|Governor Glenn Youngkin has announced that the Virginia Board for Contractors, a regulatory board under the Department of Professional and Occupational Regulation (DPOR), at its most recent meeting on August 2, 2022, took steps to reduce several regulatory barriers in the construction and building related trades.
The Board for Contractors board voted to:
- Reduce the years of experience requirement by 50%, from four to two years, for skilled workers to become licensed as a journey-level tradesman for the most in-demand construction labor fields such as electrical, plumbing, and heating, ventilation & air conditioning, and gas fitting.
- Add additional license qualification pathways allowing entry for skilled workers to become licensed with various combinations of experience and training.
- Eliminate the regulatory mandate for continuing education in the trades.
“This is a major win for all Virginians,” said Governor Glenn Youngkin. “Increasing opportunities for people to become licensed in high-demand, high-paying jobs while also helping businesses find the talent they desperately need will strengthen our Commonwealth. Since day one my administration has been working to reinvigorate job growth and make Virginia the best place to live, work and raise a family. I’m confident that these actions will move us closer to that goal.”
“Construction firms are struggling to find enough qualified workers to meet consumer needs and contribute to economic growth,” said Secretary of Labor Bryan Slater. “Not enough people are entering training programs for these types of jobs. There isn’t one solution to this problem, we are working to increase awareness and opportunities for apprenticeships and combined with making it easier for these skilled workers to become licensed and start working, we’ll begin to see a turnaround.”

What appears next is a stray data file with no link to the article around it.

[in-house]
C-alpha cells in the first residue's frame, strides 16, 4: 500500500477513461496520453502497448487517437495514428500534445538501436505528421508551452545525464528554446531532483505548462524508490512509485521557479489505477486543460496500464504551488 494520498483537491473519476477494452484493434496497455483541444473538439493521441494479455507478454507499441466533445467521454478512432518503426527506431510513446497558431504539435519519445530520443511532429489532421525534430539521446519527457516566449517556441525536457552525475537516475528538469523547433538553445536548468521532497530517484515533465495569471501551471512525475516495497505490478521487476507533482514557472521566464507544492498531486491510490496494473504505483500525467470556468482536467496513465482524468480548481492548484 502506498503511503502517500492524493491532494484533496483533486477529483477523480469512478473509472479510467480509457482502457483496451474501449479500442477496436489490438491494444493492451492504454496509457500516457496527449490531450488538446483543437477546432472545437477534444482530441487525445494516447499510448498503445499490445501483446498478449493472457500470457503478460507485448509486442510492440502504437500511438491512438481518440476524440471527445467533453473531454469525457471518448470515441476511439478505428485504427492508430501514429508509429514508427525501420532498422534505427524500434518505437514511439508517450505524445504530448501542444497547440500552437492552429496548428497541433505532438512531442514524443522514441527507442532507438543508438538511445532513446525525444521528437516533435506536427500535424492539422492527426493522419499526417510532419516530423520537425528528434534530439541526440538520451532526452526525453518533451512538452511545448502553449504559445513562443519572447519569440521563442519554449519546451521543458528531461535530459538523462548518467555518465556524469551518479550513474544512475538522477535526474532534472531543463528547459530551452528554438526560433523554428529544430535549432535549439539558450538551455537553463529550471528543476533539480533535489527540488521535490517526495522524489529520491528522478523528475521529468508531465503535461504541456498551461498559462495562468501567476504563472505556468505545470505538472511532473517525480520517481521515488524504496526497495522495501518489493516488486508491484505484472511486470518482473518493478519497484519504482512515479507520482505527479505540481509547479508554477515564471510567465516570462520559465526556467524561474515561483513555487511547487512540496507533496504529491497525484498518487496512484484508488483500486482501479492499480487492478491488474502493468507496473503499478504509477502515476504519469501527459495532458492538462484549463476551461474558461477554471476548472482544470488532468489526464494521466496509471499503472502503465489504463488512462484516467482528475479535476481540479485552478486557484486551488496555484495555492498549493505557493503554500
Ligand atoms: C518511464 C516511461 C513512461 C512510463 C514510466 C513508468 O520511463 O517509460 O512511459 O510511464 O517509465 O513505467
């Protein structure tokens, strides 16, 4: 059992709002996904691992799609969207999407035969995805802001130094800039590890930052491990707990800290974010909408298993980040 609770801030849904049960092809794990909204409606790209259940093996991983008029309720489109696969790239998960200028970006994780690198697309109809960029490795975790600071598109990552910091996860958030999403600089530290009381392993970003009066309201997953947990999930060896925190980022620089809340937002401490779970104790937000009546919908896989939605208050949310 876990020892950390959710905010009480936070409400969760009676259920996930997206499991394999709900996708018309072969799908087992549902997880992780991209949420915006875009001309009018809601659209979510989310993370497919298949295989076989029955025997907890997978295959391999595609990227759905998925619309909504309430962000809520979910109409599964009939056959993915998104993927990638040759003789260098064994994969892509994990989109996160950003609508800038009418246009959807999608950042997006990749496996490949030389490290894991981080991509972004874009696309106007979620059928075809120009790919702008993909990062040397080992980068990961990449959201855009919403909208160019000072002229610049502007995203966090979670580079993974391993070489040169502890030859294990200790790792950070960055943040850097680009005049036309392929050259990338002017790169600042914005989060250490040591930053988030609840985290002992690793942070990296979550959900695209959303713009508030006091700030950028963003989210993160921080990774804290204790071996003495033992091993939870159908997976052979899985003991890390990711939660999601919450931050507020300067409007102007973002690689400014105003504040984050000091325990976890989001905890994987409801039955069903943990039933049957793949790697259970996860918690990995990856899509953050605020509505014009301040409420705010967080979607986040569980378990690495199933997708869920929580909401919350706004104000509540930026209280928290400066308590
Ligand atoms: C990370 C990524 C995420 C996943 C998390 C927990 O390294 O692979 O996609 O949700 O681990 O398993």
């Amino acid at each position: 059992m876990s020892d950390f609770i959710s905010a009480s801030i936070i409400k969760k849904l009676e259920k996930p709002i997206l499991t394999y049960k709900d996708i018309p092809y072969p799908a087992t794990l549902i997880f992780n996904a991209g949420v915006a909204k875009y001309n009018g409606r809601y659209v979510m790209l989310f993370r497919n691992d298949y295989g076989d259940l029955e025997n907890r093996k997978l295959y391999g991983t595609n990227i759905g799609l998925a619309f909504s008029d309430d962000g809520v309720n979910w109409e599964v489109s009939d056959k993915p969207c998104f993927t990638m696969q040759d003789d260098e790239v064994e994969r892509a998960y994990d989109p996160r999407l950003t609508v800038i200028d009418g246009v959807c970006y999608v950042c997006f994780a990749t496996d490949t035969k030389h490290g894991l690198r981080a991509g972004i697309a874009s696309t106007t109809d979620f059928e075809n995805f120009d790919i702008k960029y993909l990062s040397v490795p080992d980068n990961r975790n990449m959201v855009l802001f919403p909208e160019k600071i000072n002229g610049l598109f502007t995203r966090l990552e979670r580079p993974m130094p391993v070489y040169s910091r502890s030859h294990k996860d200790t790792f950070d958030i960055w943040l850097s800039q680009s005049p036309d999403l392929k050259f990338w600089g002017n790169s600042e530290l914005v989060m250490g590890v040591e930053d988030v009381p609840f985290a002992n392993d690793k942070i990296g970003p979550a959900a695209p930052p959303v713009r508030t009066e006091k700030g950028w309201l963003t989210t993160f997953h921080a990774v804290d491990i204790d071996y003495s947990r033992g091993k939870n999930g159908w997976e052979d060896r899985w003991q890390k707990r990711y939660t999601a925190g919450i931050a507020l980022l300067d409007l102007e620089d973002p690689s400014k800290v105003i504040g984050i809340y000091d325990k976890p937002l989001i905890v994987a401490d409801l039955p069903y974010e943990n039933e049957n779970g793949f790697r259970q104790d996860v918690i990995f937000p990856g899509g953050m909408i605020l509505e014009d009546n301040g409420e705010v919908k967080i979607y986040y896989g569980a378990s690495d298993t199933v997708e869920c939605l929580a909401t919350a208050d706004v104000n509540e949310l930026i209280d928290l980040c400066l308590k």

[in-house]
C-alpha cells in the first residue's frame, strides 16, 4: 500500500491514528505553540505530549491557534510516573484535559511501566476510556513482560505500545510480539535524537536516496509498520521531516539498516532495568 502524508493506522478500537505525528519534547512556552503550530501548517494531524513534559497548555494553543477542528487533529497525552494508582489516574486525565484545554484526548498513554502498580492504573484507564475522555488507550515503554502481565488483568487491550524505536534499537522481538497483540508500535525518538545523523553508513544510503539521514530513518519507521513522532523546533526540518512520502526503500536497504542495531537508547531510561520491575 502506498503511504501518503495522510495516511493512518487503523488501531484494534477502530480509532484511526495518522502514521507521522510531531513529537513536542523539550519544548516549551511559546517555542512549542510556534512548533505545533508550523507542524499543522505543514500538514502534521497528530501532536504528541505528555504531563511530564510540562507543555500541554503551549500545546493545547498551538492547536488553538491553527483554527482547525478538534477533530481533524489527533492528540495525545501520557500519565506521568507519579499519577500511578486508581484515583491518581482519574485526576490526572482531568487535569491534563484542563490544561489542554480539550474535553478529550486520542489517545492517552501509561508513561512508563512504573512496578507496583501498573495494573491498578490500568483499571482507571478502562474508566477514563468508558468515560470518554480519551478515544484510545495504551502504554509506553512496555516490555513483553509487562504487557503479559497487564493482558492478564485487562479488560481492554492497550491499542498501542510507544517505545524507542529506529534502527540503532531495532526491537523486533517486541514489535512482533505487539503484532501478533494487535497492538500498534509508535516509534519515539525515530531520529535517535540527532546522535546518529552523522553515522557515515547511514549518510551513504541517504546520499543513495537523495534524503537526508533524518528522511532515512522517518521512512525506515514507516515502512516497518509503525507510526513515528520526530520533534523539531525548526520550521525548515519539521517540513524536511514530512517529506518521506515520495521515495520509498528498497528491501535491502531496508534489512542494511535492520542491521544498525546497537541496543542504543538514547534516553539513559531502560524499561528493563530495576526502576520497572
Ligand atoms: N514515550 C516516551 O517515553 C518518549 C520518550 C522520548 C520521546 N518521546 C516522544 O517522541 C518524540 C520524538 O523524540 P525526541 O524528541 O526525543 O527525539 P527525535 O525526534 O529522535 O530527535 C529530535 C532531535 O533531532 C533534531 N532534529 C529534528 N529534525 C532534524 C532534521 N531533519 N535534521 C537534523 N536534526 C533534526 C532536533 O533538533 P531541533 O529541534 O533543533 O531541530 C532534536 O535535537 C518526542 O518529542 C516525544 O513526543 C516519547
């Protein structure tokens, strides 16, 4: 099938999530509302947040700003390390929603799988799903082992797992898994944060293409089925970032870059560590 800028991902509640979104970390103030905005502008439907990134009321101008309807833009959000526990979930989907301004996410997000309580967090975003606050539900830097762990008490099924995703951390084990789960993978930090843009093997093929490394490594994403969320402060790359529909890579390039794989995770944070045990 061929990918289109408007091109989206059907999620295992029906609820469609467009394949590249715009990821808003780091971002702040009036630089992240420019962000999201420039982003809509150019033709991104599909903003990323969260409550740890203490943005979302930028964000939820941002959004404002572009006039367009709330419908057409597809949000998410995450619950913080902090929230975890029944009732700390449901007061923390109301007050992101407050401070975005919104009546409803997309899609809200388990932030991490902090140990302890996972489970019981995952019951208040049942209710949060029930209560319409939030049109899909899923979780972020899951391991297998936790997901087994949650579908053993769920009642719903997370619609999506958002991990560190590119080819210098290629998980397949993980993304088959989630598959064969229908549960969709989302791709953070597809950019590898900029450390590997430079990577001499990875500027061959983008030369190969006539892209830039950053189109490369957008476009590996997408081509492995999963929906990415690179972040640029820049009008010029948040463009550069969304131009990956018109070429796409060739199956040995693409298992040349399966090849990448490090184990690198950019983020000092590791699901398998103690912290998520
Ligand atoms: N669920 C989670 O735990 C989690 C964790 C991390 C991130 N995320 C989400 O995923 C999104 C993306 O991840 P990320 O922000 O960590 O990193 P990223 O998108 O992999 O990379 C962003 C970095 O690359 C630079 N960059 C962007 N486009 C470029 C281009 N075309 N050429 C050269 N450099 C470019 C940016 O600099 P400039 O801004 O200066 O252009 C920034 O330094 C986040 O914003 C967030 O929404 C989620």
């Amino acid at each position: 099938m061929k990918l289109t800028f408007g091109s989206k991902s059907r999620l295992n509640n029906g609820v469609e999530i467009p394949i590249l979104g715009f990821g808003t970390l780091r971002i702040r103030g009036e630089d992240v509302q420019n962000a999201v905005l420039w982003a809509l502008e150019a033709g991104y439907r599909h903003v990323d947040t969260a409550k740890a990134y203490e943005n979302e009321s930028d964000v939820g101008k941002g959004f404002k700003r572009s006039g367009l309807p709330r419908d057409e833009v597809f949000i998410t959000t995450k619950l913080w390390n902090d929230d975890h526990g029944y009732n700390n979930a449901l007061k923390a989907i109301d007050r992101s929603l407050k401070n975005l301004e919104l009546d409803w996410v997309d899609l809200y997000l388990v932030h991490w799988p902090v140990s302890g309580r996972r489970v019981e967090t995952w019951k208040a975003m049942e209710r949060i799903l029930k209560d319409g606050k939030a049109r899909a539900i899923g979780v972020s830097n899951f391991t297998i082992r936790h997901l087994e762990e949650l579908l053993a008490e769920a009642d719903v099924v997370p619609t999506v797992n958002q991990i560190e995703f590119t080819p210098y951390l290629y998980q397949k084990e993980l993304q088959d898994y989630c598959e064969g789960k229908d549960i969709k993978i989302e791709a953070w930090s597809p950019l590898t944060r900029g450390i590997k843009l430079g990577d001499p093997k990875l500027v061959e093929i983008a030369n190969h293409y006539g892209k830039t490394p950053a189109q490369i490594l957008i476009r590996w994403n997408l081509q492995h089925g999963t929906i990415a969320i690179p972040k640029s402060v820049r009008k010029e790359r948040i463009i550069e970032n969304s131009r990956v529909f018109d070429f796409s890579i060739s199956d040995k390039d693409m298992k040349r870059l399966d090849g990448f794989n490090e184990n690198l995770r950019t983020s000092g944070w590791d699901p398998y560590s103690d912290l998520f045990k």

“Our boards are composed of practitioners, business owners, as well as citizens, and as part of Governor Youngkin’s Day One commitment to reduce the regulatory burden on businesses and citizens across the Commonwealth, DPOR boards are evaluating the education and experience requirements of occupations to ensure we are not requiring more than is necessary to protect the public,” said DPOR Director Demetrios Melis.
Throughout the U.S. workforce, with Virginia being among states with the highest demand, there is a shortage of skilled tradespeople. This problem, persisting both before and after the pandemic, inhibits job creation and economic growth. Skilled trades shortages contribute to higher housing prices and decreased housing supply, increased costs for consumers and businesses in a variety of sectors, and other cascading effects across commerce and the economy.
In addition to expanding opportunities to enter these skilled trades, the board voted to eliminate regulatory-mandated continuing education in select trades. Continuing education has not shown to decrease disciplinary actions. Government-mandated continuing education with no clearly identifiable public protection benefit is a burden on businesses and individuals requiring time, money, and energy for compliance.
DPOR is an executive branch agency under the Secretary of Labor, overseeing 18 regulatory boards comprised of practitioners and citizens appointed by the governor. Policy boards determine the minimum standards necessary to enter a profession and the standards of conduct for licensees.